In this case, the attackers laundered about 25,000 stolen bitcoin out of their wallet via an intricate process. It included automated money laundering transactions and sending stolen funds to a variety of exchanges and darknet markets. The attackers also converted ransomed bitcoin into other forms of virtual currency, including anonymity-enhanced virtual currency, in a practice known as chain hopping.
Despite this complex scheme, the DOJ caught and arrested the ones responsible. Commenting on the case, Assistant Attorney General Kenneth A. Polite Jr. of the Justice Department’s Criminal Division said, “Today, federal law enforcement demonstrates once again that we can follow [the] money through the blockchain, and that we will not allow cryptocurrency to be a safe haven for money laundering or a zone of lawlessness within our financial system.”
Tracing Bitcoin Ransom Payments
Law enforcement uses cryptocurrency, computer scientists, blockchain analysts and crypto-tracers to recover ransoms, according to Jeremy Sheridan, assistant director of investigations in the U.S. Secret Service within the Department of Homeland Security.
Crypto tracers enable law enforcement to aggregate and curate millions of open-source and private references, deception data and human intelligence. Harvested data points can include account types, account holders, contract types, contract owners and other metadata. Crypto tracing can also indicate illicit fund destinations, such as a wallet or an exchange. Crypto tracing solutions generate risk scores by profiling hundreds of global exchanges, ATMs, mixers, money laundering systems, gambling services and known criminal addresses.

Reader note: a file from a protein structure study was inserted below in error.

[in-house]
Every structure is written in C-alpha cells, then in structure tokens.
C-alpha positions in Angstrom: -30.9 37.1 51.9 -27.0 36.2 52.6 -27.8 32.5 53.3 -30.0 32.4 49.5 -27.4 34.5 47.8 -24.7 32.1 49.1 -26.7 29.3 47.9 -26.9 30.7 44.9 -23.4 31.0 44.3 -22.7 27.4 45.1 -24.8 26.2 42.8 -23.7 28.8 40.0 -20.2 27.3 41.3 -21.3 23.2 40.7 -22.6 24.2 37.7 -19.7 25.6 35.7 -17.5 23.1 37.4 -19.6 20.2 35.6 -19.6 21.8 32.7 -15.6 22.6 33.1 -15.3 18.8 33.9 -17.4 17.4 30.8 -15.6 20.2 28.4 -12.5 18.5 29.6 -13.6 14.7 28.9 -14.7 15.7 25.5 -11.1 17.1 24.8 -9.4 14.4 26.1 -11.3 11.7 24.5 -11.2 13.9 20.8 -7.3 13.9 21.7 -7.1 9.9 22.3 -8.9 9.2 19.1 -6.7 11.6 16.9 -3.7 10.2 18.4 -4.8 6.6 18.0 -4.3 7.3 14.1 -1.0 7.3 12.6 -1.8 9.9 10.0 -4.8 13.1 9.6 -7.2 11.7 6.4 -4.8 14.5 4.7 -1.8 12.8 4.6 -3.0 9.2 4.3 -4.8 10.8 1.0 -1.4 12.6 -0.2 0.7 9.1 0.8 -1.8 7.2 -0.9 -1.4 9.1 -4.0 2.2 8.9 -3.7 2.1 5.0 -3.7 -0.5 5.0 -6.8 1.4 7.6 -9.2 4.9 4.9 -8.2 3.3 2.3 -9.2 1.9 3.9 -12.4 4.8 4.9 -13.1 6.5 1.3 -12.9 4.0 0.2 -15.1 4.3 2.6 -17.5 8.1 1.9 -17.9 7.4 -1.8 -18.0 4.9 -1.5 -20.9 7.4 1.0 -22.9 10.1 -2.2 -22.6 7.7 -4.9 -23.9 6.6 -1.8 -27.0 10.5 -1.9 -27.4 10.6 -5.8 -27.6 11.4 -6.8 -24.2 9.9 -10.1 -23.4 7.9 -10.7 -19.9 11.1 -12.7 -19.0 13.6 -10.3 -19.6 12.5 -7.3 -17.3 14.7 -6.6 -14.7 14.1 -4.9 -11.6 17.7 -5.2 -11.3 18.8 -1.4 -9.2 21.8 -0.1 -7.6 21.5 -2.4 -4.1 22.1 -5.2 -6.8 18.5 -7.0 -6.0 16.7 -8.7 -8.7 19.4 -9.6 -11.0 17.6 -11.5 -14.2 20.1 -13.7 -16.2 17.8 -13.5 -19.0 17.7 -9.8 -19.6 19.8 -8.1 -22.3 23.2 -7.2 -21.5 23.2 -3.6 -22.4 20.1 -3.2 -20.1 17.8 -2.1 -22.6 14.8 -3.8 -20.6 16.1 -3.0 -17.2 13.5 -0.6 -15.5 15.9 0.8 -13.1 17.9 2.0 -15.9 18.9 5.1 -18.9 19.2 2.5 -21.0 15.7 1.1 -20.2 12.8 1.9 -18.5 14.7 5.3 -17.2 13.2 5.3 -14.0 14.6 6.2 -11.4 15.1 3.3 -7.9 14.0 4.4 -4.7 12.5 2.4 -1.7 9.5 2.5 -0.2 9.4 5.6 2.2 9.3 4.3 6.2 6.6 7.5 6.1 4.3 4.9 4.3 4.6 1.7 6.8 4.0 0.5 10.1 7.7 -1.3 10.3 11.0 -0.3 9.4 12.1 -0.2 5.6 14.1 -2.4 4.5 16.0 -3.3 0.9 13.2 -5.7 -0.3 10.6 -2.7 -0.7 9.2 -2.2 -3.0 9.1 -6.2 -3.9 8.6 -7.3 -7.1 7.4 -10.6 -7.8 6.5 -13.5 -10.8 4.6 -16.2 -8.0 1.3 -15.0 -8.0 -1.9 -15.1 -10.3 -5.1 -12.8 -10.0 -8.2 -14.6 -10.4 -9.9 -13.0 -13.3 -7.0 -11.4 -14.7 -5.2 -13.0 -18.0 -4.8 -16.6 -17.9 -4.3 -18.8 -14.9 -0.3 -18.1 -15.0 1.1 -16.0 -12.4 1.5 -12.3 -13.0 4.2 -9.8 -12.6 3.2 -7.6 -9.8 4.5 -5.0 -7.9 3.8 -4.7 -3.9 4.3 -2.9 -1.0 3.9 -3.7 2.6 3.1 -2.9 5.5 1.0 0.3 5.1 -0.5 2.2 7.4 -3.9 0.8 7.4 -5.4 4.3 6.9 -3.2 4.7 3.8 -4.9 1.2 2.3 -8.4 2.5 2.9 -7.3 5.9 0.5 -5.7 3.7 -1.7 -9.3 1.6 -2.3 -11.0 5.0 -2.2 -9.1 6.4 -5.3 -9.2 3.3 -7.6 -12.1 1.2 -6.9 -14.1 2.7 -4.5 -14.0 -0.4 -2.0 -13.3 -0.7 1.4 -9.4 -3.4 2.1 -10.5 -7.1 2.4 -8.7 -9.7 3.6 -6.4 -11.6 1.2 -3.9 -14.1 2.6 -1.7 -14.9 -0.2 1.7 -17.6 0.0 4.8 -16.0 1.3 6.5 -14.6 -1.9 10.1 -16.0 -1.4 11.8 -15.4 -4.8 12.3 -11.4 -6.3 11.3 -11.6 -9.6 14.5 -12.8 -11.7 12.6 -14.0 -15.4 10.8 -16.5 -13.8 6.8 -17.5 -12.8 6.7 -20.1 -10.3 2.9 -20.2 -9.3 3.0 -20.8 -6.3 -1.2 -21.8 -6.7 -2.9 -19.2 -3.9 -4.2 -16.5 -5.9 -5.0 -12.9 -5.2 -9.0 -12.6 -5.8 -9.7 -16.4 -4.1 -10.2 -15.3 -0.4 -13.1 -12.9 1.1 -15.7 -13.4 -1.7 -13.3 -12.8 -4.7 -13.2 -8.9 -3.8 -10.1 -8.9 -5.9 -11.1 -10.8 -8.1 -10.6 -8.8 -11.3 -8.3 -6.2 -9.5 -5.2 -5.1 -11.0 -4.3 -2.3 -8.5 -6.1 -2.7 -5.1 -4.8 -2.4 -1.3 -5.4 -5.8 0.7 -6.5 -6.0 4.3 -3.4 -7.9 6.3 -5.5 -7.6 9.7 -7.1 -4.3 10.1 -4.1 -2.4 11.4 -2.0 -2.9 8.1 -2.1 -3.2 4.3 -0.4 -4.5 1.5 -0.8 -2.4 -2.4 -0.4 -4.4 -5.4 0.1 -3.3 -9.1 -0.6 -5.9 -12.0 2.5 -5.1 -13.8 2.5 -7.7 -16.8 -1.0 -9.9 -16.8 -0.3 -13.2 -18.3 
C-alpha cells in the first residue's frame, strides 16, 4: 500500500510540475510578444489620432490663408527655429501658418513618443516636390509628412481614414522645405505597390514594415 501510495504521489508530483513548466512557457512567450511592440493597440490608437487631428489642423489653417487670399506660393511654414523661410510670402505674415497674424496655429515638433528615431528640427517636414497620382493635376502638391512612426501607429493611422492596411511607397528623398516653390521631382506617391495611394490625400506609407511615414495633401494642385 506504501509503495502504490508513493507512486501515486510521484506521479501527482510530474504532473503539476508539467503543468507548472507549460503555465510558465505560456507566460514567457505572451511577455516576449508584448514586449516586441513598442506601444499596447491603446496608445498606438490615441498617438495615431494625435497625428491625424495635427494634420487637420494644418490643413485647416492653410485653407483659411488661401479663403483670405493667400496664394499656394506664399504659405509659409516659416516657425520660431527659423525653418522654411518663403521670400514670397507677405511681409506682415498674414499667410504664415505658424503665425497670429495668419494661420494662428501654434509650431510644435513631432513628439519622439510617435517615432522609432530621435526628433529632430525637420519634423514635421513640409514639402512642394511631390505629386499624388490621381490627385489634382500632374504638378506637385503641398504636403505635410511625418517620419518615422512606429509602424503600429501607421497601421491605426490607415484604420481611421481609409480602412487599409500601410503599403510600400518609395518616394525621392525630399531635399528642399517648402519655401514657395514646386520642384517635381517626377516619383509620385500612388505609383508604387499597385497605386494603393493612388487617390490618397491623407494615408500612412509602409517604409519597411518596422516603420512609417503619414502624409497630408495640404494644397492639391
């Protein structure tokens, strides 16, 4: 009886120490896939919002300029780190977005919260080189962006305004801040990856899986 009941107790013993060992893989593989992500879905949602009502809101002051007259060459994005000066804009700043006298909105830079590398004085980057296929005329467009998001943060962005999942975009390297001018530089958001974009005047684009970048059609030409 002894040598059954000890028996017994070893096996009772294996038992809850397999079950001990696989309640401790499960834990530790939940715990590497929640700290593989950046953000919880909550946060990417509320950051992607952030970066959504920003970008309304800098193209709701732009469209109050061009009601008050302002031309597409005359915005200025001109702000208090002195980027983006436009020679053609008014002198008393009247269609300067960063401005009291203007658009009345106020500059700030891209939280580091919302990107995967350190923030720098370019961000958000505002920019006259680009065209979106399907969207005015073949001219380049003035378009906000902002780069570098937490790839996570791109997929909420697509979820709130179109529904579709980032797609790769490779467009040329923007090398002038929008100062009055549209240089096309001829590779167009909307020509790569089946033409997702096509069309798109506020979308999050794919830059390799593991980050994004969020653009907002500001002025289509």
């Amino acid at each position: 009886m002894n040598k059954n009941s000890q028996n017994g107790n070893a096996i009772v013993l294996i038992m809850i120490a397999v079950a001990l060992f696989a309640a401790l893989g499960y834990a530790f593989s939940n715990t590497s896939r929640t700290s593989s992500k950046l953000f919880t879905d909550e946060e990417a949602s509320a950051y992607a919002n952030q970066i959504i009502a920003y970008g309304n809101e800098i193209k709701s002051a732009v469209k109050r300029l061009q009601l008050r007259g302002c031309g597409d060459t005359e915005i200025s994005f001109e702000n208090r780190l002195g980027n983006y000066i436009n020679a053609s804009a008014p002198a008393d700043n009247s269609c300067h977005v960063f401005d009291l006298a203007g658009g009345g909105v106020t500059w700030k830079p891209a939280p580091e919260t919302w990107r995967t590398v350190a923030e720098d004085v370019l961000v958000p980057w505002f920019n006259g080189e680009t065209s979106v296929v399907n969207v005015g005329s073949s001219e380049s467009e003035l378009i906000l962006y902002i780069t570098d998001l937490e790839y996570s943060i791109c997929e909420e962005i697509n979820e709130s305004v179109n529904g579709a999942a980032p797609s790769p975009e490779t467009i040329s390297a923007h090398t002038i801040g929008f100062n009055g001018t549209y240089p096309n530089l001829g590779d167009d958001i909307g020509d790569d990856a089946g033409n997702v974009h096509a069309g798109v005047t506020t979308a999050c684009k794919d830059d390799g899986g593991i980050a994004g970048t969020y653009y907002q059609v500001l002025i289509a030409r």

Another important measure in the fight against ransomware is incident reporting. Sadly, some organizations fear that reporting an attack could damage their good name. However, reporting adds valuable information to threat intelligence and can assist with ransom recovery efforts.
In light of this, the U.S. Congress recently approved the Strengthening American Cybersecurity Act, which applies to federal agencies and critical infrastructure. If signed into law, this new legislation mandates the reporting of attacks within 72 hours. In addition, it requires agencies to report ransomware payments within 24 hours.
Should I Pay Ransomware?
By far the most effective way to ‘recover’ ransomware payments is to not pay them at all. While some victims may feel they have no choice, consider these facts:
- Even if you pay the ransom, the threat actors may not give you the decryption key to unlock your files
- Even if the attackers give you the keys, your files may not be fully restored to their original state
- After paying the ransom, attackers often threaten to leak or sell sensitive data on the darknet (‘double extortion’).
Instead, it’s best to have a solid anti-ransomware strategy. This includes:
- Digital file backups to let you restore encrypted data
- Segment network operations to prevent malware from spreading
- Identity access management and zero trust solutions to secure the modern perimeter-less organization.
Ransomware isn’t going away anytime soon. Still, there are ways to recover ransomware payouts. Recovery success depends on the combined effort of advanced technology, law enforcement and the cooperation of both private and public organizations.